Nearly a year before a flood of unaccompanied children from Central America created a crisis along the border, the Obama administration was warned that the U.S. was not adequately prepared for such a situation, the Washington Post reports.
A team of Border Patrol agents was assigned to the Fort Brown patrol station in Brownsville, Tex., and was alarmed by the potential for problems.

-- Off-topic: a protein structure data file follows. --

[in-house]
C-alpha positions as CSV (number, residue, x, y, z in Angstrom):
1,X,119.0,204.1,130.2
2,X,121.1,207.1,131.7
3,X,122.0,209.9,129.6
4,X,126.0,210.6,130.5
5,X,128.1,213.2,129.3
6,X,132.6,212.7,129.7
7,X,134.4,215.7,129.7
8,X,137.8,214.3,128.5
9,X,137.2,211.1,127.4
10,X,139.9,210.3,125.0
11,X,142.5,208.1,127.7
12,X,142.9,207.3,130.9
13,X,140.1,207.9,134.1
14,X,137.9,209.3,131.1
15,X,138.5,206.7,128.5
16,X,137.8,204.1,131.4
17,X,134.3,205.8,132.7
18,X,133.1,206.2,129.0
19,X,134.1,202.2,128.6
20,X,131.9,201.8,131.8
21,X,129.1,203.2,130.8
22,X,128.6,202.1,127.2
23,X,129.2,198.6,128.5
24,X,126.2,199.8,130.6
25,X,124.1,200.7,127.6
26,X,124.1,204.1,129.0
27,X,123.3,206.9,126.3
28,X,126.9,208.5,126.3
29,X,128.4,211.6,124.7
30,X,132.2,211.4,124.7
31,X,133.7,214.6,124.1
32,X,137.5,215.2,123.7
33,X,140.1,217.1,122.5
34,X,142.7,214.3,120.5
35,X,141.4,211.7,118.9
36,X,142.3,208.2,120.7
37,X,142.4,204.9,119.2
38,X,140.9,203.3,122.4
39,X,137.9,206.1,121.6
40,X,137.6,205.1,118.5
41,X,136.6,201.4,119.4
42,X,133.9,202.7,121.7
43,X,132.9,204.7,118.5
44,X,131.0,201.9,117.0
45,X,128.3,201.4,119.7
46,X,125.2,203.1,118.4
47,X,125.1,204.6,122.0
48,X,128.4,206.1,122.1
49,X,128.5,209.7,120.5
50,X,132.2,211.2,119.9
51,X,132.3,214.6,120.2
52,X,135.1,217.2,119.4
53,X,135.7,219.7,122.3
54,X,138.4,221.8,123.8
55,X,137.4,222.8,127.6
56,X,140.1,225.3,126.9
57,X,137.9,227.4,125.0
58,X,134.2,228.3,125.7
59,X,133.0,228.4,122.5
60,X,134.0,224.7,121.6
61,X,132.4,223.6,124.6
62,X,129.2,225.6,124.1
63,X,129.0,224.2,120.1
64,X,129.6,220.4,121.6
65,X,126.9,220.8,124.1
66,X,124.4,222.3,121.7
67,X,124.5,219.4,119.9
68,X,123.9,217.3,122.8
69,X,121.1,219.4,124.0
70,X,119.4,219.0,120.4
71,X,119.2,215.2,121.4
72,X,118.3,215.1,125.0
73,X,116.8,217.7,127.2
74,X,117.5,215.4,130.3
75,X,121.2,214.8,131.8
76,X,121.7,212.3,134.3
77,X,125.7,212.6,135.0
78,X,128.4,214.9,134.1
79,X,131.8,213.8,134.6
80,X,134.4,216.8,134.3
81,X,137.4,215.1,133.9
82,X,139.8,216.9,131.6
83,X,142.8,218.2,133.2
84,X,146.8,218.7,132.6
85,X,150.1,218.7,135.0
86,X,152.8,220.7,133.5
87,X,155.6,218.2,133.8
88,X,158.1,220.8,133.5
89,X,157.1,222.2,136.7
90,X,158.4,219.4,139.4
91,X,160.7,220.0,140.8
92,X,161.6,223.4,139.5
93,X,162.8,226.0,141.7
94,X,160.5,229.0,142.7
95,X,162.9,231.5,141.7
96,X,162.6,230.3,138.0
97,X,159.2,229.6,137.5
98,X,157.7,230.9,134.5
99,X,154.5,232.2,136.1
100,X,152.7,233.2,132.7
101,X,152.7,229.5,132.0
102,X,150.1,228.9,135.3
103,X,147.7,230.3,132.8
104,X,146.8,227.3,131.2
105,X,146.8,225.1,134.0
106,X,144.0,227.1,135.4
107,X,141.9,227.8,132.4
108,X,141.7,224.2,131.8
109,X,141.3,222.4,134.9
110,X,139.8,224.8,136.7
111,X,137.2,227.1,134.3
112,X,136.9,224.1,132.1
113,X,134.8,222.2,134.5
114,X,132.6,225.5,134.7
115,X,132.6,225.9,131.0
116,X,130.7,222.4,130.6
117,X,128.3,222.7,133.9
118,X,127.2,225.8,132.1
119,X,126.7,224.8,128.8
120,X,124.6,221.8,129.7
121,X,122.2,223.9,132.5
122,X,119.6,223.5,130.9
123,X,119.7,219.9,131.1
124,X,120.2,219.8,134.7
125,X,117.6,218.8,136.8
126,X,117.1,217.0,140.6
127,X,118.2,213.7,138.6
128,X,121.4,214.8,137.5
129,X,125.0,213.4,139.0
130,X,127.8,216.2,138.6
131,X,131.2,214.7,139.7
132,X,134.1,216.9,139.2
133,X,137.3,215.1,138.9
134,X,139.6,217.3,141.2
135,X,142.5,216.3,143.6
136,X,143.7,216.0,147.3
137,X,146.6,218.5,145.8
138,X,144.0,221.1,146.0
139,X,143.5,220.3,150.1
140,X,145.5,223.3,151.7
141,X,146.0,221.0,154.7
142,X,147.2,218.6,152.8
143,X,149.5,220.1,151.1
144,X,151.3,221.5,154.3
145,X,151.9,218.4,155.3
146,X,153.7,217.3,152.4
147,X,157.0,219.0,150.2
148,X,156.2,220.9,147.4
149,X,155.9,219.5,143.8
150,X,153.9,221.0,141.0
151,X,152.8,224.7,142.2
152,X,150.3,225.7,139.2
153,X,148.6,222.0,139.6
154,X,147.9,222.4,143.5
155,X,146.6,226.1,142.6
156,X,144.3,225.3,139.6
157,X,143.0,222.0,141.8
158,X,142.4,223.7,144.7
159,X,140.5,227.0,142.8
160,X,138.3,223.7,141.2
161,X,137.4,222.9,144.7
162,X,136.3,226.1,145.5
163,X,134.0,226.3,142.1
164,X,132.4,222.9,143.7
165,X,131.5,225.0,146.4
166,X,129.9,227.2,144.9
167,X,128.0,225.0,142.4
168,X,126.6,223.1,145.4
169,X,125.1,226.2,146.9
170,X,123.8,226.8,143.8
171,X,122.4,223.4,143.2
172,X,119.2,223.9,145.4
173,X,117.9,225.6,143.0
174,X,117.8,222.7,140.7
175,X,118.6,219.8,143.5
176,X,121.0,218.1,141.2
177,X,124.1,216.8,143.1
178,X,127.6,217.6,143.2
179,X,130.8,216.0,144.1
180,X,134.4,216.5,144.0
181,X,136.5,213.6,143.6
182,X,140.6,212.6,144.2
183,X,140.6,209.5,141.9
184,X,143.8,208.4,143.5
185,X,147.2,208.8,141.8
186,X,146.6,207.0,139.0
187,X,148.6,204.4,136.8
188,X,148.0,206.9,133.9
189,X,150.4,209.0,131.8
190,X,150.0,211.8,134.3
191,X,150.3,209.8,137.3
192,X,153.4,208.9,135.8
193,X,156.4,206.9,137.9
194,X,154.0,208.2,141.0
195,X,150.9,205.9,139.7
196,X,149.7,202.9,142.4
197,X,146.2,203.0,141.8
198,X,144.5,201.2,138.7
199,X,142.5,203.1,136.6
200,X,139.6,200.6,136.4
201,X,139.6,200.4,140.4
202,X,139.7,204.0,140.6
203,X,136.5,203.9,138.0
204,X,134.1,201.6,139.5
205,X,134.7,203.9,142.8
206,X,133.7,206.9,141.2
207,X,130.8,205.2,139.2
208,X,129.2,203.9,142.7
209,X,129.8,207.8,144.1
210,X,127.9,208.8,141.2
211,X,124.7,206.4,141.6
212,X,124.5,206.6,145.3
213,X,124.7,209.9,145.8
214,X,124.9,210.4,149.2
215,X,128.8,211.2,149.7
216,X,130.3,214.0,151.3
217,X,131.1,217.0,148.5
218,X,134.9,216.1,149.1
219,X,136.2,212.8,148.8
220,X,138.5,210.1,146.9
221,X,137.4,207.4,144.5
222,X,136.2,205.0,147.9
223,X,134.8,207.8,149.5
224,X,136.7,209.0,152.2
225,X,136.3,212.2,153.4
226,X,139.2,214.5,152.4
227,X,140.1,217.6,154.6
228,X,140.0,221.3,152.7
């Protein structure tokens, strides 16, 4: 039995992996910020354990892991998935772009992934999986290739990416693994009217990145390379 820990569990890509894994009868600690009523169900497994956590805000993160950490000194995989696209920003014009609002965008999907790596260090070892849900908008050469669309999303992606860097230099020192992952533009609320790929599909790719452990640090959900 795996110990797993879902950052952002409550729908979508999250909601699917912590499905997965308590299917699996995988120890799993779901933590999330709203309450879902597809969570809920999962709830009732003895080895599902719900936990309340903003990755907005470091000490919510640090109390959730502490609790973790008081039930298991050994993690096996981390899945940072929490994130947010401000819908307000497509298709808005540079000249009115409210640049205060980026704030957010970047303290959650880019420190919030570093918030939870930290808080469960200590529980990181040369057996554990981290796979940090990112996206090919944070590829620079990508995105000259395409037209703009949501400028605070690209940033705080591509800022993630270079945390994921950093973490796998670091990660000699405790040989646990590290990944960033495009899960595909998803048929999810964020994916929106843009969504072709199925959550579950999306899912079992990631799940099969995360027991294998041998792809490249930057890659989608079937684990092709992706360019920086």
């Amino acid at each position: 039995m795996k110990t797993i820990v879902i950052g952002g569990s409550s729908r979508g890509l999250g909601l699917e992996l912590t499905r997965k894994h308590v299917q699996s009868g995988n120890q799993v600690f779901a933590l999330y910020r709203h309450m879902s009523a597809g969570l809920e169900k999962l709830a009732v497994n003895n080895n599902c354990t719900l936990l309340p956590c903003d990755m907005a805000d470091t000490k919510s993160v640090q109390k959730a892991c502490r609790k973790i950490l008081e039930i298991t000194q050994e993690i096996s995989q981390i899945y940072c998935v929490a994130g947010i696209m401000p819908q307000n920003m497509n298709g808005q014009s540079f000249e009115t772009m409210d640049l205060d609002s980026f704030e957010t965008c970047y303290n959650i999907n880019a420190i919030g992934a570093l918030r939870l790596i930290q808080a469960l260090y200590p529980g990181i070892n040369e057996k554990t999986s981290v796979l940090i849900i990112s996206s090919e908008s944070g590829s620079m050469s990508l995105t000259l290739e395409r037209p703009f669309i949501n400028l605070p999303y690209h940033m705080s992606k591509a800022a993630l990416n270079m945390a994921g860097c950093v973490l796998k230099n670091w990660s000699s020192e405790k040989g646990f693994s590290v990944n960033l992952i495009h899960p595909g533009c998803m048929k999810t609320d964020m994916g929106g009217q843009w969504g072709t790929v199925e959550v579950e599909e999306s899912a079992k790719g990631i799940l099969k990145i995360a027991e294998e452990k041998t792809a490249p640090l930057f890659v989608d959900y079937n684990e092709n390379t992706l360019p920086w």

This year, more than 57,000 Central American migrants were caught entering the U.S. illegally, and President Obama has declared a humanitarian crisis.
The administration could have better managed the problem had it acted soon, the Post found during interviews with experts and former government officials.
Victor Manjarrez Jr., a former Border Patrol station chief, said the crisis was “not on anyone’s radar” and was considered a “local problem.”